Founded in 1972, the Department of Women, Gender and Sexuality Studies fosters the interdisciplinary study of women, gender, and sexuality, through a rich multicultural and internationally informed academic environment. Our Program seeks to produce intellectually rigorous, analytical and creative work that embodies the perspective of gender in its local and global dimensions through teaching, research, and outreach activities.
The WGSS Department is pleased to welcome Ayesha Hardison, Langston Hughes Visiting Professor, in Fall 2014.
Ayesha Hardison is Associate Professor of English at Ohio University, where she teaches courses in African American literature. Her first book, Writing through Jane Crow: Race and Gender Politics in African American Literature (American Literatures Initiative, University of Virginia Press, 2014), examines representations of African American women during the World War II/pre-modern Civil Rights Movement era and the politics of black literary production during that period. As part of this research, her essay on Zora Neale Hurston is forthcoming in African American Review. Her second book project, Specters of Segregation: The Post-Civil Rights Literary Imagination, will explore depictions of the Civil Rights Movement in contemporary literary texts. Earning her PhD in English from the University of Michigan, Professor Hardison has received fellowships and awards from The National Academies Ford Foundation, the Black Metropolis Research Consortium in Chicago, and the National Endowment for the Humanities Summer Institute in African American literature at Pennsylvania State University. She is currently a junior fellow in the Charles J. Ping Institute for the Teaching of the Humanities at Ohio University.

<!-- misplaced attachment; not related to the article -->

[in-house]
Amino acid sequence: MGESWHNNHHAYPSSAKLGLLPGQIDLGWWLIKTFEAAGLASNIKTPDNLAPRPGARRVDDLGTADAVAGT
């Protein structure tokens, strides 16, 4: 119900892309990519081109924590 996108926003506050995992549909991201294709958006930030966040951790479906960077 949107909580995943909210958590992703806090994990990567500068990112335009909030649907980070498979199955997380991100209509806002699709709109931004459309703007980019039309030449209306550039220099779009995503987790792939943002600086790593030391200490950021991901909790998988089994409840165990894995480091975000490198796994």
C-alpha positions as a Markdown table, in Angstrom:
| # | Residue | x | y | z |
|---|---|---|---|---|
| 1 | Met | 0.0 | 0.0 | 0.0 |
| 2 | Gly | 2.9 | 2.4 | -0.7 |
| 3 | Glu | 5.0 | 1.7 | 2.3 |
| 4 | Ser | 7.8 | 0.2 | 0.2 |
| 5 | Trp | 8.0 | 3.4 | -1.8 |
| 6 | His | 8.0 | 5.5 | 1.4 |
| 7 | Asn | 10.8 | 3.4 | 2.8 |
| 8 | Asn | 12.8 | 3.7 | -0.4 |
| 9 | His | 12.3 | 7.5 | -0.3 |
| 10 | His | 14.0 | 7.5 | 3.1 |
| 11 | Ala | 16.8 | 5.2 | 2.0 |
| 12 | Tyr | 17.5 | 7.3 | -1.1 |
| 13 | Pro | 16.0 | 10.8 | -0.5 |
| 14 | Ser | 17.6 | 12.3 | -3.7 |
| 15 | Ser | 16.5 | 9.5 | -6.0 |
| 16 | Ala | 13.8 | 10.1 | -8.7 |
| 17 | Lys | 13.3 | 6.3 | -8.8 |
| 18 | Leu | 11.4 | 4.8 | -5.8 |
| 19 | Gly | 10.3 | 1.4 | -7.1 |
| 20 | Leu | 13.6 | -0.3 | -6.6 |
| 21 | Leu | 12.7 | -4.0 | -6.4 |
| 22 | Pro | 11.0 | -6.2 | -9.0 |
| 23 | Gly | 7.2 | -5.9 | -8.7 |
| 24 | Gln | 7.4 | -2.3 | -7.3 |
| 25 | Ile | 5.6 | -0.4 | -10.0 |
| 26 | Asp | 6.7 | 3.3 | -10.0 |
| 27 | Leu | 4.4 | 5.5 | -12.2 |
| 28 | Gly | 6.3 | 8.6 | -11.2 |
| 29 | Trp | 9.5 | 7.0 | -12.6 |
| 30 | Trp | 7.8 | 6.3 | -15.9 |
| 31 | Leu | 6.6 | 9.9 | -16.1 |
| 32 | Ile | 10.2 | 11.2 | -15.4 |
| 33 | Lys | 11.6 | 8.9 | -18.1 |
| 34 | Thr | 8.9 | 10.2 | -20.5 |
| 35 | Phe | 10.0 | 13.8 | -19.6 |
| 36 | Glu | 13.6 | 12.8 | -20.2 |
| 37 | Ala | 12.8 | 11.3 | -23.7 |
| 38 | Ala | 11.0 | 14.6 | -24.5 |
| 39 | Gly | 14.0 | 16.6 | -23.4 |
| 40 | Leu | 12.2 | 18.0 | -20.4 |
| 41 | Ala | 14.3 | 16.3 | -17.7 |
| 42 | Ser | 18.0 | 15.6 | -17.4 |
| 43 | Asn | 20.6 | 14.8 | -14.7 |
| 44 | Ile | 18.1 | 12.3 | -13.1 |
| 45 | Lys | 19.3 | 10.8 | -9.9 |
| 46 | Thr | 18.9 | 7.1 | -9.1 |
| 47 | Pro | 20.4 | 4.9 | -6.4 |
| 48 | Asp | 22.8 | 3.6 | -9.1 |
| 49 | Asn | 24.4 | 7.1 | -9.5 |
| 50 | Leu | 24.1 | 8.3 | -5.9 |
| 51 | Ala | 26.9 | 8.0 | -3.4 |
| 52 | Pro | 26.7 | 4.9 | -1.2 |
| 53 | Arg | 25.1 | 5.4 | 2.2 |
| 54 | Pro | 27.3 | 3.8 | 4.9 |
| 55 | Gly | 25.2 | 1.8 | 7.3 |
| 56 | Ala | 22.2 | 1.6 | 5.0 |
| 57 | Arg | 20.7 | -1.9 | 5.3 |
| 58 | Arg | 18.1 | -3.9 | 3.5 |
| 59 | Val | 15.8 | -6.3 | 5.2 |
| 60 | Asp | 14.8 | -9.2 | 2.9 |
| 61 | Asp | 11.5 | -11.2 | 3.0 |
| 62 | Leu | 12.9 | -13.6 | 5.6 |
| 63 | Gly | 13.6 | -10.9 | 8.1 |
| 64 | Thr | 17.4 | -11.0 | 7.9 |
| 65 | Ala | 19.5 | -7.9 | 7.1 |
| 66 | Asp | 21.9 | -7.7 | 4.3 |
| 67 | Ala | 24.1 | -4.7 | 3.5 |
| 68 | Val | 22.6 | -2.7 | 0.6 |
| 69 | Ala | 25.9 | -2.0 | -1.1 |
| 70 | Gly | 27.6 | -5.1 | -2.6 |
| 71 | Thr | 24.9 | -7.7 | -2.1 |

The Anti-Slavery and Human Trafficking Initiative — (ASHTI »)
Dr. Hannah Britton, Professor of Political Science and Women, Gender and Sexuality Studies is part of a team of KU researchers (faculty and students at the University of Kansas) studying a myriad of issues surrounding human trafficking and developing a prevention model with the goal it could one day apply both nationally and internationally. "We're working on an empirical model for assessing vulnerabilities within populations that can eventually lead to exploitation," said Hannah Britton, director of the Anti-Slavery and Human Trafficking Initiative.
ASHTI, which means peace, is working to find solutions to trafficking and exploitation transnationally. We are developing individual and collaborative research projects to understand the components of human trafficking in the US and in our international field sites. We are interested in the patterns of both contemporary and historical slavery and how they can inform each other. Led by Hannah Britton and housed at the Institute for Policy & Social Research, ASHTI draws on KU's existing faculty strengths and research centers designed to address contemporary issues of migration, immigration, international studies, inequality, gender studies, public health, and public policy.
- Major (to declare contact WGSS)
- Minors (to declare, contact WGSS)
- Graduate (to apply to either program click here)
WGSS & History Prof. Marta Vicente and WGSS 549 "History of Feminist Theory" students, Fall 2013.
We are excited for the skills, background, and energy Prof. Doan is bringing to the program, and wish John Younger the best in his new position as Director of Jewish Studies.
A 40th Anniversary: February Sisters and the Birth of Women's Studies
On February 4, 1972, a group of women took over a building on campus and made some demands, including more women faculty and a women's studies program -- this event changed the face of KU and is the spark that led to our department.
WGSS celebrated the 40th anniversary of these events with a week-long series of talks, panel discussions, and art exhibits, culminating in a talk by Angela Davis and a banquet.
Angela Davis in Budig 120, February 7, 2012, 5-6 pm